Adopt Admiral Ackbar to Identify Software Development Pitfalls | by Ben “The Hosk” Hosking | September 2022

It’s the invisible traps that catch you


Developers set themselves traps, prevent themselves and get surprised when they enter the trap

When I hear the words “it’s a trap” which isn’t enough for my liking i hear these words spoken in sleazy twang of admiral ackbar from star wars – return to the jedi

When building software, you need a mini Admiral Ackbar sitting on your shoulder to keep you from falling into a trap.

The easiest traps to fall are the ones we set for ourselves (underestimating, overpromising, opening our mouths when we should shut them, writing code when we don’t need code, or writing the wrong code ).

If all developers were more like Admiral Ackbar, software development would be full of developers with massive fish heads that would help the team avoid invisible shields.

Admiral Ackbar is famous for being the first to call it a trap. This is exactly the type of developer you want on your development team. Unless he says it’s all a trap all the time, which would get boring.

The internet loves Ackbar, he has many memes, despite only having 14 lines in Return of the Jedi.

It’s a normal day for Ackbar in the rebel alliance, they have a pathetically small number of spaceships and are going to attack a massive planet sized space station (the death star) because they believe that shields will be down and the Death Star will be vulnerable.

I’ve worked on some tricky projects, but when you’re told you’re going to attack the Death Star, you hit up LinkedIn to read some of the tempting job postings in your inbox just in case.

As they’re about to attack the Death Star (think pre-draft meeting), someone called Lando tweets asking reasonable questions about whether the invisible shield is raised or lowered.

We need to get some kind of reading on this shield, up or down. Well, how could they confuse us if they don’t know if we’re coming. LANDO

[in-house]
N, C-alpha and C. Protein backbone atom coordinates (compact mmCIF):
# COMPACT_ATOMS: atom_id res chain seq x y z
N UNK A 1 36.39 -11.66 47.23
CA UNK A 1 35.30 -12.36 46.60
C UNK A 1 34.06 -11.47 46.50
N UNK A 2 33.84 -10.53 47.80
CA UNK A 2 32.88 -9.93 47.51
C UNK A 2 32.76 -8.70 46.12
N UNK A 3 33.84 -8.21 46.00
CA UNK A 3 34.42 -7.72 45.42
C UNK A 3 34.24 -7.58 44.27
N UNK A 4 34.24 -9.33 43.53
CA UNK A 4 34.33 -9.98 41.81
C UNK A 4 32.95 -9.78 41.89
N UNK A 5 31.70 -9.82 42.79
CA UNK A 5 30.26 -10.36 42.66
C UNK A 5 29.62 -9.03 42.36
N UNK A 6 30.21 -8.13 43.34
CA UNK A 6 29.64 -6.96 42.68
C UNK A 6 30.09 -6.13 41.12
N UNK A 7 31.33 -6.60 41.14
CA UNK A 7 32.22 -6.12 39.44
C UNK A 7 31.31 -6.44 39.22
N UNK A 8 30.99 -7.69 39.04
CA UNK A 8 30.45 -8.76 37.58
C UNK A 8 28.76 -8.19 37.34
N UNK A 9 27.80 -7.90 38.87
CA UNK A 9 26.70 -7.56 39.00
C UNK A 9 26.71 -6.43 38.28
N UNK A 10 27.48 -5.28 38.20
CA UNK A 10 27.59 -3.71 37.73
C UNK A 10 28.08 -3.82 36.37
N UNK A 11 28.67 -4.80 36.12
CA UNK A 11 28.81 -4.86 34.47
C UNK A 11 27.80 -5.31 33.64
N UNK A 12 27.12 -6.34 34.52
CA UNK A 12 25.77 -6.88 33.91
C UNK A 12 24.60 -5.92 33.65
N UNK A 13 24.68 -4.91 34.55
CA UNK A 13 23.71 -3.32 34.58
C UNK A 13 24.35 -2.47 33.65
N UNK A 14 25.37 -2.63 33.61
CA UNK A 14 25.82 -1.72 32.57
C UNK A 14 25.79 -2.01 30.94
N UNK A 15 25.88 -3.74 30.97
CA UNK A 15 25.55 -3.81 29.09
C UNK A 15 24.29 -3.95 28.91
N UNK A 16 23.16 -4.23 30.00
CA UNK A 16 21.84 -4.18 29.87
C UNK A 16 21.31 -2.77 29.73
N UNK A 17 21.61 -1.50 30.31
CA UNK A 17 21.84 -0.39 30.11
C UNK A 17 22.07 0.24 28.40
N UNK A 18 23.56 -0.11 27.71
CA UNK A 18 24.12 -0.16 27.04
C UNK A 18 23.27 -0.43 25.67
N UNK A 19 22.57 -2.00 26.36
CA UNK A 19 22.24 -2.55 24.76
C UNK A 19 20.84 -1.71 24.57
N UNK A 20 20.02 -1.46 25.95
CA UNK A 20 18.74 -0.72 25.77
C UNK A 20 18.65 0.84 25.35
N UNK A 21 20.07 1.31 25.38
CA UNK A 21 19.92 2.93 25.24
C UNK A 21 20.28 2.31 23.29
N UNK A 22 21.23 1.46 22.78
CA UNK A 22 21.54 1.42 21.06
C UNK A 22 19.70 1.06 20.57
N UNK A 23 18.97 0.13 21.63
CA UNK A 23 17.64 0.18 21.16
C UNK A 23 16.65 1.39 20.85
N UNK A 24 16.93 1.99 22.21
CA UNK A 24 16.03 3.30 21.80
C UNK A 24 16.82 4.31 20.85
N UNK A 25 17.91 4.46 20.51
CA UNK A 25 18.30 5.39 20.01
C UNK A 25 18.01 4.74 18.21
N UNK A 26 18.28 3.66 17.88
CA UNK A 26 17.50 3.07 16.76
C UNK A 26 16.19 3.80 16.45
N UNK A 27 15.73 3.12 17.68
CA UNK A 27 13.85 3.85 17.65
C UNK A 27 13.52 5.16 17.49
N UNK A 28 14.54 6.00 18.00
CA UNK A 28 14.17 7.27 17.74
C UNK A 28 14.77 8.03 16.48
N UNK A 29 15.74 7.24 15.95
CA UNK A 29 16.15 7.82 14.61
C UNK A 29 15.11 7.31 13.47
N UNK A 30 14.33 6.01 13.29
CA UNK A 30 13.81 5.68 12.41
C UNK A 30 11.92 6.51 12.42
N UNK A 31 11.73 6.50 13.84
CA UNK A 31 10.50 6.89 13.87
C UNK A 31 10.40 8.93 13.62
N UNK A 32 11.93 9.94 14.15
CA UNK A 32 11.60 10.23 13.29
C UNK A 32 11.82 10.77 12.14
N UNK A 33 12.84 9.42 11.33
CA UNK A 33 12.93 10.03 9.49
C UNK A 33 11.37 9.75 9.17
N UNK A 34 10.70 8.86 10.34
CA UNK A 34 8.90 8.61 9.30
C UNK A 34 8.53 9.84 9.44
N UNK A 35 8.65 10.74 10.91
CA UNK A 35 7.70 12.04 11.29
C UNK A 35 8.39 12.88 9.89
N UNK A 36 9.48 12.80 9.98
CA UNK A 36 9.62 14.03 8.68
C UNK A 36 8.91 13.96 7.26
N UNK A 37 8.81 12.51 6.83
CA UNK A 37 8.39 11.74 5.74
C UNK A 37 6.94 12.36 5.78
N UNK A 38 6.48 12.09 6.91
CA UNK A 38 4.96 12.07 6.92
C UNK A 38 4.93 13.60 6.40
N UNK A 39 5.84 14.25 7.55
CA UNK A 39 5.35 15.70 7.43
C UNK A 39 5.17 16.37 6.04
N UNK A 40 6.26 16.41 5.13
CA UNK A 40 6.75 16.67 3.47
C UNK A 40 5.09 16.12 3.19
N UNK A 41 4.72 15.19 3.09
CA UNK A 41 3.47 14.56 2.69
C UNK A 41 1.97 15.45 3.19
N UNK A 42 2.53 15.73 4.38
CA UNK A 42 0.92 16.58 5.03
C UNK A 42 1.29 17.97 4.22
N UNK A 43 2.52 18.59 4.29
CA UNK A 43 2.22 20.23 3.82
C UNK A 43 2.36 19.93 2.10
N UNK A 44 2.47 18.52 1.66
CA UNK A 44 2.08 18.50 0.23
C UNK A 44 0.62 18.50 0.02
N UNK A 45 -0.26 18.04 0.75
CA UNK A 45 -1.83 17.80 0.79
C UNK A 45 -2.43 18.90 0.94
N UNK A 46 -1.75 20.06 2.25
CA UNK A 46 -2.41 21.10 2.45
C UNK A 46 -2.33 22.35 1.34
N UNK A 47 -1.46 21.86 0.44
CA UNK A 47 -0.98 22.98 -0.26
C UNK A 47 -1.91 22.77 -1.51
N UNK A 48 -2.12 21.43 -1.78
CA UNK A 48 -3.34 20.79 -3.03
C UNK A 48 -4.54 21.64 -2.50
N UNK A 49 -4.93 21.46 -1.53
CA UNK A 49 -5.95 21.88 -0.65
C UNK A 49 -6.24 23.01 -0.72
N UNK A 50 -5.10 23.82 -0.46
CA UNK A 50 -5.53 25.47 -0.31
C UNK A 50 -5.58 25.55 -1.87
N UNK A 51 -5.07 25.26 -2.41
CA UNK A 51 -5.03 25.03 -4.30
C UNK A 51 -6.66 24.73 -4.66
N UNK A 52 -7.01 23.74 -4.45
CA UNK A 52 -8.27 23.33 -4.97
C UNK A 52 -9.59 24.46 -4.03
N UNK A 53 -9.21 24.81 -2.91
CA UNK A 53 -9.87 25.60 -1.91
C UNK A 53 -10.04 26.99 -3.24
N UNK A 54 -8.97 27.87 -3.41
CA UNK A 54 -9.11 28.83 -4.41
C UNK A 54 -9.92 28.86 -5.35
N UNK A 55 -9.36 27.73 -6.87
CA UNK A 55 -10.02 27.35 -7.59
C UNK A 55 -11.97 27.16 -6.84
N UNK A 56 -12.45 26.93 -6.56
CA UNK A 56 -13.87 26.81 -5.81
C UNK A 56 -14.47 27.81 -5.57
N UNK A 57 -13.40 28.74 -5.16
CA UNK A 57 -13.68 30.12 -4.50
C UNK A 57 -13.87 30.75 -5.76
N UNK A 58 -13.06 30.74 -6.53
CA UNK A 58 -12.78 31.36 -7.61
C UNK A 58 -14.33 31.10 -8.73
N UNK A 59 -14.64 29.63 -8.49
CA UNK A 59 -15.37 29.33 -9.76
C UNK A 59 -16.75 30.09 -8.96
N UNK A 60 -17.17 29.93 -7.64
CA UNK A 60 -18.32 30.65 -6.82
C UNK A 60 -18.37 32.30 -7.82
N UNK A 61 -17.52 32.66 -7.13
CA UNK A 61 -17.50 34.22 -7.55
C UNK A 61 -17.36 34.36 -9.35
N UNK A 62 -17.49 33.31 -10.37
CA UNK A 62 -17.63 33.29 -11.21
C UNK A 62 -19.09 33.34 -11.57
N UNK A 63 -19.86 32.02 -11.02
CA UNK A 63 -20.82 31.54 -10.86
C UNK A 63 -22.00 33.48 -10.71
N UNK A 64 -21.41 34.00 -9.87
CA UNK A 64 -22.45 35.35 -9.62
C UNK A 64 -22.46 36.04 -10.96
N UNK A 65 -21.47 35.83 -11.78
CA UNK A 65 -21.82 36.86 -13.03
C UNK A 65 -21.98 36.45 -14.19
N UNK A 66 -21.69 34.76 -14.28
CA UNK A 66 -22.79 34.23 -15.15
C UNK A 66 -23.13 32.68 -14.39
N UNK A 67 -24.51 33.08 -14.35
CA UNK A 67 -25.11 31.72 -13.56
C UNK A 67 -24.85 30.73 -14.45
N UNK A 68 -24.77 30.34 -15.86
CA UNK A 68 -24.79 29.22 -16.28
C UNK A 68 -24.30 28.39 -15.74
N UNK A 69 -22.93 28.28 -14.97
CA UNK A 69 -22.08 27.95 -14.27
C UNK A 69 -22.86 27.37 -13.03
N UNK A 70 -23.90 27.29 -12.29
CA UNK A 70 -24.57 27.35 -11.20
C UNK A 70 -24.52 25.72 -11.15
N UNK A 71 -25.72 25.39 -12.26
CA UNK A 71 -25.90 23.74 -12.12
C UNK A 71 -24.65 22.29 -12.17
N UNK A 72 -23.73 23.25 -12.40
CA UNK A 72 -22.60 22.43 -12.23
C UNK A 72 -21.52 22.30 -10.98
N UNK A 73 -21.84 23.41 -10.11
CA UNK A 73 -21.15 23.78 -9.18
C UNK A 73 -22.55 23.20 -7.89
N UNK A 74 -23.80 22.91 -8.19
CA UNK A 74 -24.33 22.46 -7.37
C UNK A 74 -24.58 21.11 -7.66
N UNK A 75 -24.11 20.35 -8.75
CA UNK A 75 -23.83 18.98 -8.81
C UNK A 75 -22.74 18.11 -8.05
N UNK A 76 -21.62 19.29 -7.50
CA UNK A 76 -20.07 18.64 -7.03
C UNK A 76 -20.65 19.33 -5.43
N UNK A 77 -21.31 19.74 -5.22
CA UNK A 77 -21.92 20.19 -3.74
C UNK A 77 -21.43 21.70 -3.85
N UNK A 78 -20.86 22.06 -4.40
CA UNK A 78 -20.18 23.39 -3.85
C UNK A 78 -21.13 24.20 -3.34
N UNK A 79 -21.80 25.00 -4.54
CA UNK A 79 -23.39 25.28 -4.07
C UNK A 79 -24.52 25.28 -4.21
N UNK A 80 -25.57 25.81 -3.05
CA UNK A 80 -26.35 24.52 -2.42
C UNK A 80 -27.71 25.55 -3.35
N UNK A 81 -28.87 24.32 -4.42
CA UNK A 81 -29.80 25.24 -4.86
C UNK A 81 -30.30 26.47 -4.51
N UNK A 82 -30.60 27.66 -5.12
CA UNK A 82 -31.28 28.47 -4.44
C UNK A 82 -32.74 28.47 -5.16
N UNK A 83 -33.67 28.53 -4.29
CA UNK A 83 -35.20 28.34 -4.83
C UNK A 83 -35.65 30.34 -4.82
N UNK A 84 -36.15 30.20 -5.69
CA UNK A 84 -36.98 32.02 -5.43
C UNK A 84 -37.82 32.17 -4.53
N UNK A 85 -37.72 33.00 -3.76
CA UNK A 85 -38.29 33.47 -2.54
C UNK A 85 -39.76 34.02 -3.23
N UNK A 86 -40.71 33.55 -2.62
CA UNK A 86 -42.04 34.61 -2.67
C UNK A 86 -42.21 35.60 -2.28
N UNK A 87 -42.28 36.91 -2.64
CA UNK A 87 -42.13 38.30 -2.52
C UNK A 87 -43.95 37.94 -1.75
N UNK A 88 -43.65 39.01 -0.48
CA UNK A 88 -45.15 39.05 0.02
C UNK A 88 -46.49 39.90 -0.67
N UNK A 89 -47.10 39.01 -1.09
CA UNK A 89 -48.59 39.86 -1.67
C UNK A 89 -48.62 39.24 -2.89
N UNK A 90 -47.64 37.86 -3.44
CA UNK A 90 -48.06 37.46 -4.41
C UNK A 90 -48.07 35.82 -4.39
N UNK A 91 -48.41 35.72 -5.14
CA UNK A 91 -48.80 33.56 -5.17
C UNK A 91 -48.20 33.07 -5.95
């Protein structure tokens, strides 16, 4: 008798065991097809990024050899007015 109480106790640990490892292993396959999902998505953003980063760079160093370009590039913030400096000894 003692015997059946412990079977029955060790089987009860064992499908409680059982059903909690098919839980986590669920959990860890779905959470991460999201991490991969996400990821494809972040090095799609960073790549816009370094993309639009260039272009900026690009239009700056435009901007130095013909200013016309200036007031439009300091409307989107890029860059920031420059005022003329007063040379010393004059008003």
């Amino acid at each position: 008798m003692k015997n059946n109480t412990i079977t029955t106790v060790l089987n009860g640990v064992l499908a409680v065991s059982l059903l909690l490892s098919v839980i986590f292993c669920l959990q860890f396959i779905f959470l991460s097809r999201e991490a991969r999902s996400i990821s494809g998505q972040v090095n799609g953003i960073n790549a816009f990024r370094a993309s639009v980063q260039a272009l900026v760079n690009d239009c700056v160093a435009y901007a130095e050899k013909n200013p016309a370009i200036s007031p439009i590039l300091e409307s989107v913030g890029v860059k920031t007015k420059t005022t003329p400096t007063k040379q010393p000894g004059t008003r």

At your project meeting, this is where a few Lando developers will ask a few questions about the requirements (or lack thereof) and who said it would take 20 developers six months to create software that only has a descriptive paragraph.

Lando’s mind is really spinning now and he’s giving worried looks to all the oblivious idiots on the ships that are about to fly into an invisible shield/wall.

Stop the attack! The shield is still up. LANDO

Finally, the management listens to the devs – I mean the rebel fleet listens to Lando and turns around (but in a cool way with a spaceship, not like a grandma on a bike)

“The Falcon and Red Squad fighters veer desperately to avoid the invisible wall.”

Then there are some nonsensical space talks about green bands and the MV-7 sustain section! It’s Ackbar who buys time because he knows he messed up a bit. Then they notice enemy ships, which leads Hercules Ackbar to deduce “It’s a trap!”

here is full discussion

Lando Calrissian: We need to be able to get some kind of reading on this shield, up or down.

Nien Nunb: [speaks in Sullustese]

Lando Calrissian: But how could they jam us if they don’t know… if we’re coming?

[over comlink]

Lando Calrissian: Stop the attack! The shield is still up!

Wedge Antilles: I’m not getting any readings. Are you sure?

Lando Calrissian: Come up! All trades, pull up!

Admiral Ackbar: Take evasive action! Green group, stay close to the MV-7 hold section!

My Calamari: Admiral! We have enemy ships in Sector 47!

Admiral Ackbar: It’s a trap!

Reading it over, it looks like Lando did the heavy lifting, but as all good devs know, it doesn’t matter who did the work and who gets the credit (e.g. not the devs), but that there finally had some credit to give.